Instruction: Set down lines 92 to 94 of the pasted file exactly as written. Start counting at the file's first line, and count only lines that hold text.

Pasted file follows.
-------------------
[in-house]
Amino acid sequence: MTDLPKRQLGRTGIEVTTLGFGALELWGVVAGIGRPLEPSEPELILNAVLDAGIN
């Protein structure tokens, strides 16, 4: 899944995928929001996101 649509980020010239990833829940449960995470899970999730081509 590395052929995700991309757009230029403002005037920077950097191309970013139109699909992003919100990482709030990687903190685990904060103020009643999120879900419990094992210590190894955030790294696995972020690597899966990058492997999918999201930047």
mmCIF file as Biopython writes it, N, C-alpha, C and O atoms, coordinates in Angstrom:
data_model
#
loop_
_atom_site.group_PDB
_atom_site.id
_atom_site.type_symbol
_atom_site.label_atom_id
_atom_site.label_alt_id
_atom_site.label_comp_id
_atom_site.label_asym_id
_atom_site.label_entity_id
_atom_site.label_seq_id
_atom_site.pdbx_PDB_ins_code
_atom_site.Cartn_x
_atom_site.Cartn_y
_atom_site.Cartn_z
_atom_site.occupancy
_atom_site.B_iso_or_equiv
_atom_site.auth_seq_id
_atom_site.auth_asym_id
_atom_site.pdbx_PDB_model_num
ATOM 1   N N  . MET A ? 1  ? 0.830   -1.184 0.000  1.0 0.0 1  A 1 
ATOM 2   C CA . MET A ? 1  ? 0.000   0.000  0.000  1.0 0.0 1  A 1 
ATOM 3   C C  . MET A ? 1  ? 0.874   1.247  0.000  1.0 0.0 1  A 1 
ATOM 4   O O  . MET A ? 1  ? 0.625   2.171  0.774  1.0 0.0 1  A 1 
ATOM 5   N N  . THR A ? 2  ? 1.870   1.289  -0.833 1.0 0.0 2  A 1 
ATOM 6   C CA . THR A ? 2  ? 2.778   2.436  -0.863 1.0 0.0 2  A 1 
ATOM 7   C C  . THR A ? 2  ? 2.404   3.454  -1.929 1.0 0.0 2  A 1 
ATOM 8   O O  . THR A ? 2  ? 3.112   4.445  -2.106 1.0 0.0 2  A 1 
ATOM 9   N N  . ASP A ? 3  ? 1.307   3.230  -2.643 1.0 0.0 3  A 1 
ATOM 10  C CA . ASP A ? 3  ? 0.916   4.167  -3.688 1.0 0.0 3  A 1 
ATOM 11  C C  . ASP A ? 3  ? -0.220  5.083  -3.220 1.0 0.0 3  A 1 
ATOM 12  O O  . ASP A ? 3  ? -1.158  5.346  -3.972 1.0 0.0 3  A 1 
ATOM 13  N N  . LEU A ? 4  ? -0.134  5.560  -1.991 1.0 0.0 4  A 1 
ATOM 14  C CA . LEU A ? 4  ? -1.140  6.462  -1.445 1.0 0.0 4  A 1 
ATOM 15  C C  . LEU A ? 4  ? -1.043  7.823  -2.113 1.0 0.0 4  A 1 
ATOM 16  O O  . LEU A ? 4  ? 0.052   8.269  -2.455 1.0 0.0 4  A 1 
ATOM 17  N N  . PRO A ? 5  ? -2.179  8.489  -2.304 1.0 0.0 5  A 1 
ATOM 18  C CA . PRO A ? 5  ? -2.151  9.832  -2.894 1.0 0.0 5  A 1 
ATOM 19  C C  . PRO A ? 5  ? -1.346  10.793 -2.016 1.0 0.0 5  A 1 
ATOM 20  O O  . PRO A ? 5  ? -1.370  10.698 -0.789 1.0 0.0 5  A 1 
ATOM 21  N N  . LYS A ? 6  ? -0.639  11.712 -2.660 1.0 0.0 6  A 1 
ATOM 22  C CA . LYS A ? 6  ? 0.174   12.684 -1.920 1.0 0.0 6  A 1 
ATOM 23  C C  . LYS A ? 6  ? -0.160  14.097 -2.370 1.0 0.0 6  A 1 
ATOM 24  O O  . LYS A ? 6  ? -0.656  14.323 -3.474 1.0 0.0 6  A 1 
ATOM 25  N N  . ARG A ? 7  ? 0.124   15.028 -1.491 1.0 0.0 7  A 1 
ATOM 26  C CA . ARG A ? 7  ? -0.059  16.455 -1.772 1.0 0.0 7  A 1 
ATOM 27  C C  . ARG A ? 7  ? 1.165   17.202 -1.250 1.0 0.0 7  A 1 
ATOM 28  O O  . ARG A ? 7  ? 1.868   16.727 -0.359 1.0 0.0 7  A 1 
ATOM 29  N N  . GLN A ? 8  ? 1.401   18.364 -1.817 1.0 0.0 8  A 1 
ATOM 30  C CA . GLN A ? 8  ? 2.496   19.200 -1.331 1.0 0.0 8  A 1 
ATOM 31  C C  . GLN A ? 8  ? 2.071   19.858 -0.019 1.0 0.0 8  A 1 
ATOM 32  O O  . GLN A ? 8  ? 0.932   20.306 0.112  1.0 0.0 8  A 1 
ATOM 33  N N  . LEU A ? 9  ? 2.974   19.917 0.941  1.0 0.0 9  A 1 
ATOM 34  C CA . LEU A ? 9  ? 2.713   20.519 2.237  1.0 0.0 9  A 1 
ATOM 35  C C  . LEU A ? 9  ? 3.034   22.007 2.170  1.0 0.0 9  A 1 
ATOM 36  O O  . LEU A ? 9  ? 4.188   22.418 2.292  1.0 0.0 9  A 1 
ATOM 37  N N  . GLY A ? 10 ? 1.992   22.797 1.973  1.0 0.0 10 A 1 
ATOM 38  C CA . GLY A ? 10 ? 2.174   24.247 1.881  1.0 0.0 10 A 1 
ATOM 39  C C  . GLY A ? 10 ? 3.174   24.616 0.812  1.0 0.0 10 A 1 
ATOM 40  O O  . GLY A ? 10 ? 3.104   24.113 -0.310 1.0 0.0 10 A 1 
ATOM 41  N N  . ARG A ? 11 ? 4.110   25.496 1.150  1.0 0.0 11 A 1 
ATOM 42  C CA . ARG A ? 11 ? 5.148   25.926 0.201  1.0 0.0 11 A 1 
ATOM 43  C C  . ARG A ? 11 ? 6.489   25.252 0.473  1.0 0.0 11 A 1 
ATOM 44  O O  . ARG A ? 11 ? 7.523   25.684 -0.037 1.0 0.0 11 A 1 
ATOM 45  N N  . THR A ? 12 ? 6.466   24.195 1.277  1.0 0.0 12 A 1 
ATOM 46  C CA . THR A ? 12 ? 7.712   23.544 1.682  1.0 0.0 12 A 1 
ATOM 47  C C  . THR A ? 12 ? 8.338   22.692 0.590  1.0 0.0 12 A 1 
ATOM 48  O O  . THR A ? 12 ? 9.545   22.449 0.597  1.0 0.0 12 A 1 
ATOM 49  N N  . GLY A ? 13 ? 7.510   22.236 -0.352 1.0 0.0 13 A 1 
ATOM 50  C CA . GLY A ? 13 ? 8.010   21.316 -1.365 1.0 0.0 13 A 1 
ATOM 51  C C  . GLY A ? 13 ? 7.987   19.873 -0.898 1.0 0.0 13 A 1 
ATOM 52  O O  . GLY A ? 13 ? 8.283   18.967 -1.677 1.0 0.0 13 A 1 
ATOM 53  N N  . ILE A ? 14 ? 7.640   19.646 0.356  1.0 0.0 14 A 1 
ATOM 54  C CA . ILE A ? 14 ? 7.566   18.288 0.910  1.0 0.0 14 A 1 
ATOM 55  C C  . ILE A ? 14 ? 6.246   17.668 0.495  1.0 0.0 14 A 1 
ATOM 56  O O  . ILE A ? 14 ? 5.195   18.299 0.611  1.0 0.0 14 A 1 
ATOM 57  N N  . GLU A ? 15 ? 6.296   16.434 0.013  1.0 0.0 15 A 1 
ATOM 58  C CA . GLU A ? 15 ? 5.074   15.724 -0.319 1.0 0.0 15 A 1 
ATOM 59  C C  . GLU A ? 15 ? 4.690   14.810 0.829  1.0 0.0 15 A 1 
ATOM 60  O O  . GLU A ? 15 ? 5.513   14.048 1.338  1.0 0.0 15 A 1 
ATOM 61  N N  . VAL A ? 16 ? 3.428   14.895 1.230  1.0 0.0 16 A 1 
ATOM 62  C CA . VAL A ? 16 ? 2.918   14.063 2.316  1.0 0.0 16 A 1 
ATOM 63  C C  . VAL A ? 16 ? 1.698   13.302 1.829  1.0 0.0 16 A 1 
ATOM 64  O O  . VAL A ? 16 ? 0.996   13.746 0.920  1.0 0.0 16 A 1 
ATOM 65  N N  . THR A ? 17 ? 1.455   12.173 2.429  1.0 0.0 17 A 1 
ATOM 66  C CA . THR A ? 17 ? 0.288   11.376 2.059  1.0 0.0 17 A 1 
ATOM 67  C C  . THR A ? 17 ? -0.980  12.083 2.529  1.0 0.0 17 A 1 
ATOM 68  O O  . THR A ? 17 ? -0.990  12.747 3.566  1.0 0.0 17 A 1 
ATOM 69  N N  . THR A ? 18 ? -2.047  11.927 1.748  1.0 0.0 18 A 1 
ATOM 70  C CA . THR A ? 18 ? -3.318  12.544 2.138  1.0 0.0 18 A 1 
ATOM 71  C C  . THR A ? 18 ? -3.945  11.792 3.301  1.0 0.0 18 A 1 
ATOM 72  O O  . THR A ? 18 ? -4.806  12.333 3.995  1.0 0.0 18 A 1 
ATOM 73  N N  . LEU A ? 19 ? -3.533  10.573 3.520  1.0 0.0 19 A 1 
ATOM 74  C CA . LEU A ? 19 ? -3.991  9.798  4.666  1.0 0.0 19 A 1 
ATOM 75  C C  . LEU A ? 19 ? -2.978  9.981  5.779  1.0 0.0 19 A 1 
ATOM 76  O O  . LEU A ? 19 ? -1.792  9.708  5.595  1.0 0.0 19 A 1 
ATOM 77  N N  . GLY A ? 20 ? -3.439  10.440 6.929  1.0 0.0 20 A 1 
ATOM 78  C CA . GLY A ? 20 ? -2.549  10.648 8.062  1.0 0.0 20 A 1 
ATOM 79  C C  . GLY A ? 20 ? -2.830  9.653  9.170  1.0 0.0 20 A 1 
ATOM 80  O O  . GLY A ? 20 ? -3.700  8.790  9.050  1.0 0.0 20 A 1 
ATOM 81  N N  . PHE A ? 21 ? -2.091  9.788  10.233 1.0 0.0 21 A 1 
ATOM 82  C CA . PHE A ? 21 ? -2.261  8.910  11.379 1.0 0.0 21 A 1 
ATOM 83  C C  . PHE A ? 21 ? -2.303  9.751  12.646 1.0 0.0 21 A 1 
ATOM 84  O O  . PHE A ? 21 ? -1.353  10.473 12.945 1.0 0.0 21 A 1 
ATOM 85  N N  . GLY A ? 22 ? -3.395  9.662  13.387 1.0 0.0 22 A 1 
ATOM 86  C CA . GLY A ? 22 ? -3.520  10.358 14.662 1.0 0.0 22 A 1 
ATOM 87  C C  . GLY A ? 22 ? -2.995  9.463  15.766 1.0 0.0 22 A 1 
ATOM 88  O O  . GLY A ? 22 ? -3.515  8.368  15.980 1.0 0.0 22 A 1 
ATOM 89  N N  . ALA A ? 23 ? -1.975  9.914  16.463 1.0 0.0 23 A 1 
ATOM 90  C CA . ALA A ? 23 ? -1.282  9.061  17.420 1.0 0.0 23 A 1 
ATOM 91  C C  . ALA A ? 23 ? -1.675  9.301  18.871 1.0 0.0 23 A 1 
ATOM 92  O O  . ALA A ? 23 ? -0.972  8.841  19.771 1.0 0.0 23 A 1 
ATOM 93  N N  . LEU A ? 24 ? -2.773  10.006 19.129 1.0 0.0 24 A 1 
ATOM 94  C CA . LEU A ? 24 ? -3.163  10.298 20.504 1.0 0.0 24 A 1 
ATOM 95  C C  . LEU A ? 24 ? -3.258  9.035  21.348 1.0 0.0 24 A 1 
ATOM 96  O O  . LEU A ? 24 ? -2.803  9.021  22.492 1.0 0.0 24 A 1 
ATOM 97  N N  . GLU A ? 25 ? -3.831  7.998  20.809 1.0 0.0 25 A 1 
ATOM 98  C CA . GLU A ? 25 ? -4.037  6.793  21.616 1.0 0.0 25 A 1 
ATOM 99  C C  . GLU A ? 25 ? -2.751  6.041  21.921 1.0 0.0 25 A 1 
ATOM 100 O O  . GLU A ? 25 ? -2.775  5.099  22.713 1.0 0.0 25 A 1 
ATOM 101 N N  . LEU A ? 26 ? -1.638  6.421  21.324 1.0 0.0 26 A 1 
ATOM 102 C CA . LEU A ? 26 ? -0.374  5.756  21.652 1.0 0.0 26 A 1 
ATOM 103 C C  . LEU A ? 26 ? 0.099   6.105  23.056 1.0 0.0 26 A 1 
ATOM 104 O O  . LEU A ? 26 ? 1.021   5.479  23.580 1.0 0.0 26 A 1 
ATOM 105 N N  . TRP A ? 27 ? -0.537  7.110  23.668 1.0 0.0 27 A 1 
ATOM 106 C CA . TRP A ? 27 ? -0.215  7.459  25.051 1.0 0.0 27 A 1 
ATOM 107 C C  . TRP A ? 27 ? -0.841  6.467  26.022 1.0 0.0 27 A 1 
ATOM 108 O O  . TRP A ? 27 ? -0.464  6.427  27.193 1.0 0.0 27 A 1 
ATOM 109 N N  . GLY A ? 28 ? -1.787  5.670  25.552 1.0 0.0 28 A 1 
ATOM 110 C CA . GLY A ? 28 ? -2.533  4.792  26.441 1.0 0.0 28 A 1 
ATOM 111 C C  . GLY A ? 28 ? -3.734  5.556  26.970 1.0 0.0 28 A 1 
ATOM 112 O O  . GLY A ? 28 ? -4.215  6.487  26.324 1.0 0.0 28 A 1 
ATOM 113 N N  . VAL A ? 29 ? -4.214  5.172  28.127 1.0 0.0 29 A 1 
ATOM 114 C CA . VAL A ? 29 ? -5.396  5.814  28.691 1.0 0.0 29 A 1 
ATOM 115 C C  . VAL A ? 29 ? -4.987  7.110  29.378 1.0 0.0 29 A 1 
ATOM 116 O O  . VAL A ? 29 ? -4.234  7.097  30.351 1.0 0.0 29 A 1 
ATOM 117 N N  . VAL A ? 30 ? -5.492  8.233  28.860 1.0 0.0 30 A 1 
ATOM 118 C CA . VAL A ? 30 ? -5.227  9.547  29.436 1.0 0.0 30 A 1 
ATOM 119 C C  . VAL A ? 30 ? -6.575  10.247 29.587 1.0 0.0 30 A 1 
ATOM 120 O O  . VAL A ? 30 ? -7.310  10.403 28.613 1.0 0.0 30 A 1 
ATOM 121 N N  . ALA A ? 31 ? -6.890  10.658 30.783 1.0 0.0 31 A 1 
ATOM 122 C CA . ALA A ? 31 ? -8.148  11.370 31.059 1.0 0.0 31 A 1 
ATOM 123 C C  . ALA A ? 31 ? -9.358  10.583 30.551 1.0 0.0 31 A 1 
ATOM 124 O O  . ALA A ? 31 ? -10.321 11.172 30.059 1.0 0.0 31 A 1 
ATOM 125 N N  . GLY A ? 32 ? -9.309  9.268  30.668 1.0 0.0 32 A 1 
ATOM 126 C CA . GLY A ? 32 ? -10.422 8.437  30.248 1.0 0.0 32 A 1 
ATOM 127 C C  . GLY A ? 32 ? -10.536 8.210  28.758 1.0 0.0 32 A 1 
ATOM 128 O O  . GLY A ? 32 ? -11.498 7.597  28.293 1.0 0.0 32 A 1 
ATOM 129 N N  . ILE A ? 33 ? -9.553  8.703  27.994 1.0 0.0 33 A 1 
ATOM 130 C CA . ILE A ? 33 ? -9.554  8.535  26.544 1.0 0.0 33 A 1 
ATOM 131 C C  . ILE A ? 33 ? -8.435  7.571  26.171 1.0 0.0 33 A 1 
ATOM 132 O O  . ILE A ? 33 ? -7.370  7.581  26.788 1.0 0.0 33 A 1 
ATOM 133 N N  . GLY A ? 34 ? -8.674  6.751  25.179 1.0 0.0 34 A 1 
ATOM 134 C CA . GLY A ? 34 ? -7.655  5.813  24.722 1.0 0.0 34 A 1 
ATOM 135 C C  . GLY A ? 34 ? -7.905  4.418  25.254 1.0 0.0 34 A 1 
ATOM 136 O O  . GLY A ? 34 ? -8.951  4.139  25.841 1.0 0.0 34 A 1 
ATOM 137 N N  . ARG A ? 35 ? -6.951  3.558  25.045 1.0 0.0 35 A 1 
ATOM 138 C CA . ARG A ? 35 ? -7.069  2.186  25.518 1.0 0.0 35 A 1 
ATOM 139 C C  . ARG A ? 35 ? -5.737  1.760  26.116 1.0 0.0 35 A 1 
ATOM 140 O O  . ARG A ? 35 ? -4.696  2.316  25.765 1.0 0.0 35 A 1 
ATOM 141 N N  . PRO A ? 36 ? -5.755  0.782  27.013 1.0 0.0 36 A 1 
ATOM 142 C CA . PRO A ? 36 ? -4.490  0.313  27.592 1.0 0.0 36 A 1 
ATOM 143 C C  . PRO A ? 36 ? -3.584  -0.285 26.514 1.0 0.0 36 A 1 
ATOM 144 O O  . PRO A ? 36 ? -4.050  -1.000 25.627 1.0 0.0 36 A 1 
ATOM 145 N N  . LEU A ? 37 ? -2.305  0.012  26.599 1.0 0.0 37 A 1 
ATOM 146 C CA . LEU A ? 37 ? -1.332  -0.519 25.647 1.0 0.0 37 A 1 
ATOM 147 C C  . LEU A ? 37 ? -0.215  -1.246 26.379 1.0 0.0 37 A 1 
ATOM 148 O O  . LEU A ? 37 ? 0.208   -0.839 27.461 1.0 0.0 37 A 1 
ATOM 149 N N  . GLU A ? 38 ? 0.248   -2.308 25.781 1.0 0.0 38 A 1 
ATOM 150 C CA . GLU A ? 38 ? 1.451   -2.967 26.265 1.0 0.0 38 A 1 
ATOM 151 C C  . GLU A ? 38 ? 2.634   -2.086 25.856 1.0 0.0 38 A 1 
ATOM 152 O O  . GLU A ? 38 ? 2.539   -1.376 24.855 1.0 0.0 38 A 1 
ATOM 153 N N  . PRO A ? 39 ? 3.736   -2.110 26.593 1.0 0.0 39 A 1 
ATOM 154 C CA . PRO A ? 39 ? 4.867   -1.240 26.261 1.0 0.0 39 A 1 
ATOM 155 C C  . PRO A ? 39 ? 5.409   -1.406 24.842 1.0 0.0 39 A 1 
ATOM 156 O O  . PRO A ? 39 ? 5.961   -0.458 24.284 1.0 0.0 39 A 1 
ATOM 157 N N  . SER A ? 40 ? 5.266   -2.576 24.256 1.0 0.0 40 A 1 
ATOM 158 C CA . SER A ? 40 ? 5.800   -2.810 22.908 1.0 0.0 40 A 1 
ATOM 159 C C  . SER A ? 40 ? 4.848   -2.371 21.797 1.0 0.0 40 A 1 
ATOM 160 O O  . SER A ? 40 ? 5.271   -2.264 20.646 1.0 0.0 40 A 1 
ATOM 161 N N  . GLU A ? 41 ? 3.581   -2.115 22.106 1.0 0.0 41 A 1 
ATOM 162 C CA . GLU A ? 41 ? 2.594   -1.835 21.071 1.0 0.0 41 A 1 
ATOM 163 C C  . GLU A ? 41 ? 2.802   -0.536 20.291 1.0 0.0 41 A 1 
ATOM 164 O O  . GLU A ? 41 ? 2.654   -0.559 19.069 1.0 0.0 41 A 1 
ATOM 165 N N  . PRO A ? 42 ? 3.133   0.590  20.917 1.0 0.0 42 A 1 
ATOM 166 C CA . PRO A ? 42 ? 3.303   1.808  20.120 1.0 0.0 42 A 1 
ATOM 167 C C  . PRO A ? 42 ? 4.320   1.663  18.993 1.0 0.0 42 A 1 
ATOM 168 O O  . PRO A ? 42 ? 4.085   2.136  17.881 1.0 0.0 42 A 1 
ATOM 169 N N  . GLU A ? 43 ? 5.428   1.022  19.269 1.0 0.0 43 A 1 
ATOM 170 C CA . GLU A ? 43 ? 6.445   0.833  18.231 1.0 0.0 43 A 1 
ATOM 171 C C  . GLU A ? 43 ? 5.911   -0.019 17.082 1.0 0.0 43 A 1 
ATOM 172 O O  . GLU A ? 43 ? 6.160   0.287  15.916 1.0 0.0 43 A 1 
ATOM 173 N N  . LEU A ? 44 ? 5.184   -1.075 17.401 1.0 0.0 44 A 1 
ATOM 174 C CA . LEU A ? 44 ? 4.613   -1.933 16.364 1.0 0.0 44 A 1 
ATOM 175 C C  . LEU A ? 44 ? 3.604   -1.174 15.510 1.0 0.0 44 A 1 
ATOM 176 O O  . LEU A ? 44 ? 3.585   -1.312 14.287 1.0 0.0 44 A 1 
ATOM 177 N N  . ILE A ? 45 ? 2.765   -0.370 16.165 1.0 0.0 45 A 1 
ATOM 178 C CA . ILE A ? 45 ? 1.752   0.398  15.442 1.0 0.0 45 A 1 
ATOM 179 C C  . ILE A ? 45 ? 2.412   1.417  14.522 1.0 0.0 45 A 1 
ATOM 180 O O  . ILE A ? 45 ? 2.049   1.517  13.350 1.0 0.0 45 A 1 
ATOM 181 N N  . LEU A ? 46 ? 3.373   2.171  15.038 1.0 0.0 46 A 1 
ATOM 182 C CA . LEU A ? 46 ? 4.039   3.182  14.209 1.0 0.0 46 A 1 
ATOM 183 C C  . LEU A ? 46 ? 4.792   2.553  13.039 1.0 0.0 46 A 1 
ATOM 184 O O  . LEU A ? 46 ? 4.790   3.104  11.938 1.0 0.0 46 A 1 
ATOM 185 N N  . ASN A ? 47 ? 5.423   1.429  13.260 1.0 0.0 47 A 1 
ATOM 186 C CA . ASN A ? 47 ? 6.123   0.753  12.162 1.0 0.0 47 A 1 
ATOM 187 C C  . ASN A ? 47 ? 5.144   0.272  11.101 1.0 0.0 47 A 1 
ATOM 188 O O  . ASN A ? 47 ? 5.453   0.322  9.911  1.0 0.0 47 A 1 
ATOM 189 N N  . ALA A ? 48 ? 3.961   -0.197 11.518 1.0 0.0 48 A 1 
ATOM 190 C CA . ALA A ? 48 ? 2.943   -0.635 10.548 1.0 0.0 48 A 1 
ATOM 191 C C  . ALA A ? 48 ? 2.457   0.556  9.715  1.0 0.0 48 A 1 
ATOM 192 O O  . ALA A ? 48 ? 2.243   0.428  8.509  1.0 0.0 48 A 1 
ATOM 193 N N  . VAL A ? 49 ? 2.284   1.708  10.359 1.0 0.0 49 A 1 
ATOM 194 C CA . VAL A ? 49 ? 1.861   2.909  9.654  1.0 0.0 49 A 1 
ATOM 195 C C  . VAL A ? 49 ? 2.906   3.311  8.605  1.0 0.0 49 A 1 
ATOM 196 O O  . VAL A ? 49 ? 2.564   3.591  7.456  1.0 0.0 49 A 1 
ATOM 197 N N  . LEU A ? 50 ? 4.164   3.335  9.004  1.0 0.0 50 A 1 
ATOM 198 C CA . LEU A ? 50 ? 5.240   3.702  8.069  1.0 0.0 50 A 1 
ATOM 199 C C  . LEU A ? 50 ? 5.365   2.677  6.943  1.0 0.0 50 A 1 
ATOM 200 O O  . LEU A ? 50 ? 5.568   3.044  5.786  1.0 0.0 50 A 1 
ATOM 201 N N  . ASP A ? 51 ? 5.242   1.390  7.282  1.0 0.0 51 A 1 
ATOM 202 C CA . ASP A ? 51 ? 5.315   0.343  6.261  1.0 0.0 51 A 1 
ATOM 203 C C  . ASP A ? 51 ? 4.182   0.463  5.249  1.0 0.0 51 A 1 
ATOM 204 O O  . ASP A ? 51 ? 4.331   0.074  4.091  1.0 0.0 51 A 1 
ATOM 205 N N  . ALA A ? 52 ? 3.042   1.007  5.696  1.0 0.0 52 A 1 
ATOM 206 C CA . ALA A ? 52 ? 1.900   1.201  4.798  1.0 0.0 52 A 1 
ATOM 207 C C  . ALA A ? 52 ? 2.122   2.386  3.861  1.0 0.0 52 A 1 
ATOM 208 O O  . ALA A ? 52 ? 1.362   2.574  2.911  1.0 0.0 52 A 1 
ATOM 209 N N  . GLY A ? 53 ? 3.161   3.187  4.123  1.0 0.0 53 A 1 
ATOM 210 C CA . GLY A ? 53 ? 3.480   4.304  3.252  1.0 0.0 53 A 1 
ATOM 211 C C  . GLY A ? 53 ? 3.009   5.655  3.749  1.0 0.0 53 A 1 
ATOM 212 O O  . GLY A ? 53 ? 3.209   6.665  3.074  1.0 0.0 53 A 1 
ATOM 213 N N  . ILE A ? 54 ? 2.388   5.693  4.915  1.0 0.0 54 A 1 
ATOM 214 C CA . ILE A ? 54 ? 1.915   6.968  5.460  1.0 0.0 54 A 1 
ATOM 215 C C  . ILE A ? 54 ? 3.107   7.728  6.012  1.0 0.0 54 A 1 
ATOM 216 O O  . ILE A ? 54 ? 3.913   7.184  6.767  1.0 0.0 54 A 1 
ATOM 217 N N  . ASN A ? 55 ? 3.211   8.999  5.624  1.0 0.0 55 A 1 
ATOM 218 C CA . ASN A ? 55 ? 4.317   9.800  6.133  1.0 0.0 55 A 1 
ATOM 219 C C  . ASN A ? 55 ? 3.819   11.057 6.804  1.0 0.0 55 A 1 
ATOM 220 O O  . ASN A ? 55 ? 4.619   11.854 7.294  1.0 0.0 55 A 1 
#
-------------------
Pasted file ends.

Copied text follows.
ATOM 67  C C  . THR A ? 17 ? -0.980  12.083 2.529  1.0 0.0 17 A 1 
ATOM 68  O O  . THR A ? 17 ? -0.990  12.747 3.566  1.0 0.0 17 A 1 
ATOM 69  N N  . THR A ? 18 ? -2.047  11.927 1.748  1.0 0.0 18 A 1 